Friday, 29 January 2016

Welcome Back to Aline

In this week's blog, we welcome LHSA's new Project Cataloguing Archivist, Aline Brodin...

My name is Aline Brodin and I am very pleased to be back at LHSA to work on the project “Cataloguing Norman Dott's neurosurgical case notes (1920-1960)” until the end of July 2016. Indeed, I have started working as Project Cataloguing Archivist at LHSA on Monday 25th January, but I am already familiar with both LHSA and the Norman Dott project since I did a 10-week CRC internship from April to June 2015, during which I catalogued the Norman Dott case notes. This very enriching experience enabled me to develop my cataloguing skills and to gain good knowledge of the historical and administrative context of the project.

Aline working on a case note.

I trust that these cataloguing skills will enable me to see my task through to completion, all the more so that thanks to this internship I am already familiar with the content of the case notes themselves, including their specialised medical jargon and very technical documents. However, my objectives as an intern and my objectives as a project cataloguing archivist are somewhat different. Indeed, although my time during the internship was mainly focused on the Norman Dott project, my supervisors Ruth Honeybone and Louise Williams made sure I acquired lots of experience in a wide range of archival activities to help my future career. But this cataloguing post is in a way more challenging and is entirely focused on cataloguing the Norman Dott case notes: indeed, the project is coming to an end and the deadline is rapidly approaching. Thus, I have six months to finish cataloguing between 3267 (low estimate) and 4267 (high estimate) case notes, which represents an average of 35 per day. Case notes can be more or less detailed: some relate to cases spanning on several years and contain all kinds of handwritten notes, reports, charts, letters, photographs etc., while others can consist in a typed case summary of one single page. For each case note, I record carefully selected information that I then enter into the XML editor oXygen to create, eventually, an online catalogue. The recorded information is designed to be useful for future researchers whilst protecting patient confidentiality.

A typical case file from Norman Dott’s collection (our reference LHB40 CC/2/PR3.2121).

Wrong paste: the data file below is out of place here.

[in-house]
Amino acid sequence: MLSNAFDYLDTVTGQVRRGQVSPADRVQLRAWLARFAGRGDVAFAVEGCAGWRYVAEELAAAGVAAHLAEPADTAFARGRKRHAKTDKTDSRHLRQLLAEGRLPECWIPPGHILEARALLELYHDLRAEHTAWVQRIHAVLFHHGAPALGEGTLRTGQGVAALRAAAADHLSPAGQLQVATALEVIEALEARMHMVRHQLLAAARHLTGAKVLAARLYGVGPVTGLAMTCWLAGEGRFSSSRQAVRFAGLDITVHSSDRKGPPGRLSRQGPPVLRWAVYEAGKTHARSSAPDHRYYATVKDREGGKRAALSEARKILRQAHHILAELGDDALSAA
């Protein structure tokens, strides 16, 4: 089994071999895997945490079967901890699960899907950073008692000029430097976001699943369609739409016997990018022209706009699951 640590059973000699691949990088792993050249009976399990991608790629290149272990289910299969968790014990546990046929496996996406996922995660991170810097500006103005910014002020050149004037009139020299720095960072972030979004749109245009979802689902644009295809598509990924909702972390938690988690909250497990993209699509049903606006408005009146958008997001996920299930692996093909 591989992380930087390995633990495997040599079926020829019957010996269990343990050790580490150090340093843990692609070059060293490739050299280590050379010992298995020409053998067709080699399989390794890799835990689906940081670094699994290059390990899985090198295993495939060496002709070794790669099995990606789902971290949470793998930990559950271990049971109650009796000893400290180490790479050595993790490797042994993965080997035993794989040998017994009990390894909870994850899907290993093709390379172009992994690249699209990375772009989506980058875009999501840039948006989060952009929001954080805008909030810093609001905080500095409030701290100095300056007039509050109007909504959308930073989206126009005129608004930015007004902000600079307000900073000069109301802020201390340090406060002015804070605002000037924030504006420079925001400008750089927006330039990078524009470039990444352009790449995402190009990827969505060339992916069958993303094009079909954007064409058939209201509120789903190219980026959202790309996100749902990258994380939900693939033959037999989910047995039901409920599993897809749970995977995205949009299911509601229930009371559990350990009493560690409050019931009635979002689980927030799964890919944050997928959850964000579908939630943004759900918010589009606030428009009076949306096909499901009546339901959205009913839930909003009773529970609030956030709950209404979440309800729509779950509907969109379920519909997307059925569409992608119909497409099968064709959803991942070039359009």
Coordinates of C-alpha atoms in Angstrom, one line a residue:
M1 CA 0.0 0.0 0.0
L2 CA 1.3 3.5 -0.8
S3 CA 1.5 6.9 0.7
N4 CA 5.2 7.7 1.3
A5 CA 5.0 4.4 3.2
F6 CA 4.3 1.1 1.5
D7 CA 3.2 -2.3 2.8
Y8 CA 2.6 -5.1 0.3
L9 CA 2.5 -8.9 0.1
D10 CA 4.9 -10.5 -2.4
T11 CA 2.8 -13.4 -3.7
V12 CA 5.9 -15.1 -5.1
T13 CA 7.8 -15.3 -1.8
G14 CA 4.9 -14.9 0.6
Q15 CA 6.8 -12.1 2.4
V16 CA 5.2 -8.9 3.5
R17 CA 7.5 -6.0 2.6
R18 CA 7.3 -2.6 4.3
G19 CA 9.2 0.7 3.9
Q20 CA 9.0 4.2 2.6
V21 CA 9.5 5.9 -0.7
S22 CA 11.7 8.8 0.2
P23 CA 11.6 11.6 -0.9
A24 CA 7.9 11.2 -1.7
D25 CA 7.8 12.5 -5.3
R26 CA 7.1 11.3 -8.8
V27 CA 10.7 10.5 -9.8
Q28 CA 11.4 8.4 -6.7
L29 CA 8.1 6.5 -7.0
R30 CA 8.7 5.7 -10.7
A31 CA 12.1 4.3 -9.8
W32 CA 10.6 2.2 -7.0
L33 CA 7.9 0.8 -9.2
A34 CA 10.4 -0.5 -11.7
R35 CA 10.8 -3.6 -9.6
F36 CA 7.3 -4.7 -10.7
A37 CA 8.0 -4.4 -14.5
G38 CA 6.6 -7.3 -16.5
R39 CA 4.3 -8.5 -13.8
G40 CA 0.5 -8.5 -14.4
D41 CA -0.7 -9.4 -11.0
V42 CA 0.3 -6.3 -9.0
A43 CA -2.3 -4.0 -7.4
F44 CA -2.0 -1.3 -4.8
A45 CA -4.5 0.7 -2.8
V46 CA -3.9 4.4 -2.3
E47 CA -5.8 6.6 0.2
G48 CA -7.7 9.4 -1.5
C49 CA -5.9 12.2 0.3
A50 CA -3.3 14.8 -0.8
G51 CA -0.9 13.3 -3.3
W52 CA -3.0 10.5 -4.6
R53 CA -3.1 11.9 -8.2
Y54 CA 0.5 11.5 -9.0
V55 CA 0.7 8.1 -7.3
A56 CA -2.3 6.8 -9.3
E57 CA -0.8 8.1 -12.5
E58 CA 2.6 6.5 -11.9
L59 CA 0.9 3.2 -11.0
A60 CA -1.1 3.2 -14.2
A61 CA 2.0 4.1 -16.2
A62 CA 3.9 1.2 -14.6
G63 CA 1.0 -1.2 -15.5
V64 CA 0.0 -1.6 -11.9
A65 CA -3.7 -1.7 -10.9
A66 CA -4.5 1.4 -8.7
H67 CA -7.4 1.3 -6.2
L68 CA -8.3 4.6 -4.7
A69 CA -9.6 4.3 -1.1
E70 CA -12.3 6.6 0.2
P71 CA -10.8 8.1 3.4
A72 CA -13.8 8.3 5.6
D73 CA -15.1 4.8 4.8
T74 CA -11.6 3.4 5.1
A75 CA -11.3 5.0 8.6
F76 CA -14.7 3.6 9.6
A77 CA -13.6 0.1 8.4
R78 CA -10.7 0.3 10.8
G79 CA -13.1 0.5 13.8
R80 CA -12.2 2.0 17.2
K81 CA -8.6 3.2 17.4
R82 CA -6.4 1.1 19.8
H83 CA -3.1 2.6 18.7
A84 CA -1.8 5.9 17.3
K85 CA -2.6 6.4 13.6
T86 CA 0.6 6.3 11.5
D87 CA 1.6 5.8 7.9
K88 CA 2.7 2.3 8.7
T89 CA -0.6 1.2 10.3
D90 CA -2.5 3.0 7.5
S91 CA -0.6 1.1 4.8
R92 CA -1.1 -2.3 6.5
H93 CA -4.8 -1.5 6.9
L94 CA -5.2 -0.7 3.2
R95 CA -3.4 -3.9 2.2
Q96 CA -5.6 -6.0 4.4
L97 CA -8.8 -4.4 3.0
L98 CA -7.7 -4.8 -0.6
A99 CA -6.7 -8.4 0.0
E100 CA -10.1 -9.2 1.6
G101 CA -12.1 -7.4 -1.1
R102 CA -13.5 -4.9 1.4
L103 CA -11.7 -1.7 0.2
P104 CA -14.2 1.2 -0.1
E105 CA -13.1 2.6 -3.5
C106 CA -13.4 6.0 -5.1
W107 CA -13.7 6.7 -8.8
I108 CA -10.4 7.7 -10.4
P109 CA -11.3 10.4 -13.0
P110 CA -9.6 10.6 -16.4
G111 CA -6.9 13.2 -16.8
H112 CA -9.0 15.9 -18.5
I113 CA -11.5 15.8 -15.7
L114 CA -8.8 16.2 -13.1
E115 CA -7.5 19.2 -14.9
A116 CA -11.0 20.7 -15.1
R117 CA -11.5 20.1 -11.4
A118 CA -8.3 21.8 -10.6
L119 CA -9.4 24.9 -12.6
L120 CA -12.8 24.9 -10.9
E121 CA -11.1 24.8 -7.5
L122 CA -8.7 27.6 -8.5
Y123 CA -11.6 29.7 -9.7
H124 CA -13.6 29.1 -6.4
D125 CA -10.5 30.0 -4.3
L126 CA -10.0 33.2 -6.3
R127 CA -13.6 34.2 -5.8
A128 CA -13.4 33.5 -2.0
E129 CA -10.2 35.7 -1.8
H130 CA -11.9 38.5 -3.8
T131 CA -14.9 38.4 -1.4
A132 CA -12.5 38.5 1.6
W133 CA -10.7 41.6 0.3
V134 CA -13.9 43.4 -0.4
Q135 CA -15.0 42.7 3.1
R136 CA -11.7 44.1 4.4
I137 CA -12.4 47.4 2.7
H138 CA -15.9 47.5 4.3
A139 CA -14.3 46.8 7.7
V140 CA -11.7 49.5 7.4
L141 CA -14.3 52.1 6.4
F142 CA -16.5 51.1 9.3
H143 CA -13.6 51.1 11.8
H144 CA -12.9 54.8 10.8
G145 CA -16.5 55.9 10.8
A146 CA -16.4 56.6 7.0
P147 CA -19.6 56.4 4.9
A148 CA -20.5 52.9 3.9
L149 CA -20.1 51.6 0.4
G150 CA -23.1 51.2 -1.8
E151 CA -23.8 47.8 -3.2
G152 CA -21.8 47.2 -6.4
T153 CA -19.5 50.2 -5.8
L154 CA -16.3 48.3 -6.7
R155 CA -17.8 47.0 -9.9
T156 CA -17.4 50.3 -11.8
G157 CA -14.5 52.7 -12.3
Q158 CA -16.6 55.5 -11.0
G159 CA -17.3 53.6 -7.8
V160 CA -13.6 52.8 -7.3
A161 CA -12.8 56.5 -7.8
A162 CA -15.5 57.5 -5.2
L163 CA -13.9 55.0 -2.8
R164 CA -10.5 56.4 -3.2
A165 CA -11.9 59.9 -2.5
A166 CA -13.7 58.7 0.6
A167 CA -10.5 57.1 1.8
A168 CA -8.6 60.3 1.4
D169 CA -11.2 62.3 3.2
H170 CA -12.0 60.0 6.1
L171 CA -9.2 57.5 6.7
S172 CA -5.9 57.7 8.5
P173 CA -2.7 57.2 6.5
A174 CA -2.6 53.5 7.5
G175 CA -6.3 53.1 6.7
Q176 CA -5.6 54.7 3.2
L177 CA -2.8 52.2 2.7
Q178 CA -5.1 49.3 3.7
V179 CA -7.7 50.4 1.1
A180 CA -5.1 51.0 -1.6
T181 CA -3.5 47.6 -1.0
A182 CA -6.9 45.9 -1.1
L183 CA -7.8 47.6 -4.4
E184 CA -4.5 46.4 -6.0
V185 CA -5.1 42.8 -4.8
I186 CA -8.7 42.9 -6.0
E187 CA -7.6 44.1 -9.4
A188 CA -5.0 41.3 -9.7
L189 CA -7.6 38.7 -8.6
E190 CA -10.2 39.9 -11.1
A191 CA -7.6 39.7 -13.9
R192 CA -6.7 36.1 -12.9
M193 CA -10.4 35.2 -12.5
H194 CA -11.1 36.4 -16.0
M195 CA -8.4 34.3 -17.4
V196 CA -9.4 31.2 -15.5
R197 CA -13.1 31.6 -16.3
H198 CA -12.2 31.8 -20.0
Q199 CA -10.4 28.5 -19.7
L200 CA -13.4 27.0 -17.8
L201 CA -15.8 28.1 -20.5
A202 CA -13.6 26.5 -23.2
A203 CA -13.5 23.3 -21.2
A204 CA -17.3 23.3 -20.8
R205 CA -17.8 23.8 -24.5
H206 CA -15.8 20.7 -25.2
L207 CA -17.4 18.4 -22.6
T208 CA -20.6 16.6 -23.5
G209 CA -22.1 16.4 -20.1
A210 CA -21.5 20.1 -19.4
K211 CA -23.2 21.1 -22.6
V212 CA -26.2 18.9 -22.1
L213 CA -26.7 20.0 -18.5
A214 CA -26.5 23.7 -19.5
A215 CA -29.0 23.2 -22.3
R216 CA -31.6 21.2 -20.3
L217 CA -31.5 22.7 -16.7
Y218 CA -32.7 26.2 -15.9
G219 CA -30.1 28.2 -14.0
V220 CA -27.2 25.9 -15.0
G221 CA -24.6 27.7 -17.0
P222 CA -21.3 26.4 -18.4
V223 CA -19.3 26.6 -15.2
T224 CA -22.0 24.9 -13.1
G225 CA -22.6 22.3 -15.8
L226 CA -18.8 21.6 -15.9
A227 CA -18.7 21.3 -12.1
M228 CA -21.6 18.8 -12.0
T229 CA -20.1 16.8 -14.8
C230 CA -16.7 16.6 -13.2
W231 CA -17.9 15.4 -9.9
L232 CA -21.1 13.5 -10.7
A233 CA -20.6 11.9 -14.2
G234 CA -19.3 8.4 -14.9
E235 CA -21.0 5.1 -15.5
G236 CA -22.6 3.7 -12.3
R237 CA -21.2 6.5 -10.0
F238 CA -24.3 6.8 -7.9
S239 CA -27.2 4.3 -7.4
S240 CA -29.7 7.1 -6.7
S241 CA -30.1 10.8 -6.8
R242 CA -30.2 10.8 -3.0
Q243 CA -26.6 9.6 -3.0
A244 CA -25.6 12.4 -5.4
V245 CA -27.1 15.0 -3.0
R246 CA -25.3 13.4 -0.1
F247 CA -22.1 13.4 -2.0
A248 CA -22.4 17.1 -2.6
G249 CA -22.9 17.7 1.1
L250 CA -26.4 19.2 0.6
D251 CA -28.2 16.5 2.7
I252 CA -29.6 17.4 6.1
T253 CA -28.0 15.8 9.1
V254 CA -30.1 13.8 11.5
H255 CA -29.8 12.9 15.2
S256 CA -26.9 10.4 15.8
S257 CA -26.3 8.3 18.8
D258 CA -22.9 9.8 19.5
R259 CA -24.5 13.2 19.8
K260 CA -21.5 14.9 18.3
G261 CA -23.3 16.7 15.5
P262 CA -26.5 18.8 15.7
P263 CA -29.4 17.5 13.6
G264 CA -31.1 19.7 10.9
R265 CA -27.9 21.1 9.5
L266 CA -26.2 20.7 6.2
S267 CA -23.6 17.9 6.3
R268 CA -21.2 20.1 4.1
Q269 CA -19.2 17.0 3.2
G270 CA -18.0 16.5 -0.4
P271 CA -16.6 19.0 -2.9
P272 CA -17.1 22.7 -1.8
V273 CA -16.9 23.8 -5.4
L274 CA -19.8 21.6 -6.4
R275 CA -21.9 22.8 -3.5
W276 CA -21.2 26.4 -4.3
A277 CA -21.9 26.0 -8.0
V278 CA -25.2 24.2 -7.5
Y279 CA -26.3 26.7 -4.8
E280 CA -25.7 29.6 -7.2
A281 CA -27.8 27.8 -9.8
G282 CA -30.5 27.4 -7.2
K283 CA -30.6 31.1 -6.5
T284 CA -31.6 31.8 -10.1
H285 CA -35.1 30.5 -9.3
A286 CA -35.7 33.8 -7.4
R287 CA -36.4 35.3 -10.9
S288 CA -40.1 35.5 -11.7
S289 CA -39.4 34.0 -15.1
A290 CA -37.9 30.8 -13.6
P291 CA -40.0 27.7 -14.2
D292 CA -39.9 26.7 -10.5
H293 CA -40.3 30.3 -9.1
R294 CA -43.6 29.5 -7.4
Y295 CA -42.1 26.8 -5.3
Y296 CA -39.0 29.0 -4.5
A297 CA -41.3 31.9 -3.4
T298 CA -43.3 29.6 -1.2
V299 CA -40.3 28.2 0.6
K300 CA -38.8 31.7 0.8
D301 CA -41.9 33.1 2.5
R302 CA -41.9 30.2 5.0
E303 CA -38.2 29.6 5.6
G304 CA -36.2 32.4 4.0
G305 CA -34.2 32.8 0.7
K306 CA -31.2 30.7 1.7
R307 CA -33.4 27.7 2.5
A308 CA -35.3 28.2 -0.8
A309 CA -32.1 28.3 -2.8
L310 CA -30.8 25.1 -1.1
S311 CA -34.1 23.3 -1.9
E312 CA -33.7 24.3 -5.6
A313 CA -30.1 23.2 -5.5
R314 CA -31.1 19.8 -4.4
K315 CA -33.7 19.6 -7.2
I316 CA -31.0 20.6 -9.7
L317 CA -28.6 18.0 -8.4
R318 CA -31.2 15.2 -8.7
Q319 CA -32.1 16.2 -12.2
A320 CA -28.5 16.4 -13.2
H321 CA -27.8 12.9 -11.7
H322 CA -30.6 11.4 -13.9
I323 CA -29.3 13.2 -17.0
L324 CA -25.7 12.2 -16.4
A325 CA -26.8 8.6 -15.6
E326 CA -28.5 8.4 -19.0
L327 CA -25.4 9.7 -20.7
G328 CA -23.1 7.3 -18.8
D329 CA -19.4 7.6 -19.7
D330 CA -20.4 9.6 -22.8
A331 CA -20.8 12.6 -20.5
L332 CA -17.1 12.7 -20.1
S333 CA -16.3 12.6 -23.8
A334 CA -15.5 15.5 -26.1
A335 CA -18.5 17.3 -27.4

Identifying details have been removed.

During my internship, I was cataloguing the Bangour series, that is to say the case notes from the Brain Injuries Unit in Bangour General Emergency Service Hospital in Broxburn, dating from c. 1939-c. 1945, in the midst of the Second World War. This time, I will be cataloguing the series LHB1 CC/24 and LHB1 CC/22. LHB1 CC/24 covers Dott’s work at the Royal Infirmary of Edinburgh between c. 1941 and c. 1959, whereas LHB1 CC/22 covers case notes from various stages in Dott’s career that have been filed by the condition of the patient and that date from c. 1925 to c. 1955. The differences between the Bangour series and the ones I am cataloguing now are not very substantial; the most noticeable change would be that in the Bangour series the patients are mostly soldiers or military auxiliaries, whereas in the R.I.E series they are almost exclusively civilians. Therefore, not only are there much more women and children, but there also are more “everyday life” accidents: for example, head injuries tend to be more the results of car accidents and kids bickering rather than gunshots or explosions… But in both cases, the case notes give a very interesting insight into a period and into people’s lives.

The Norman Dott project is a large-scale project that has involved many people over the years and that will greatly help to make LHSA collections visible and accessible; this is why I am very excited to take up the challenge to finish cataloguing this great collection, this time not as intern but as a project cataloguing archivist.

No comments:

Post a Comment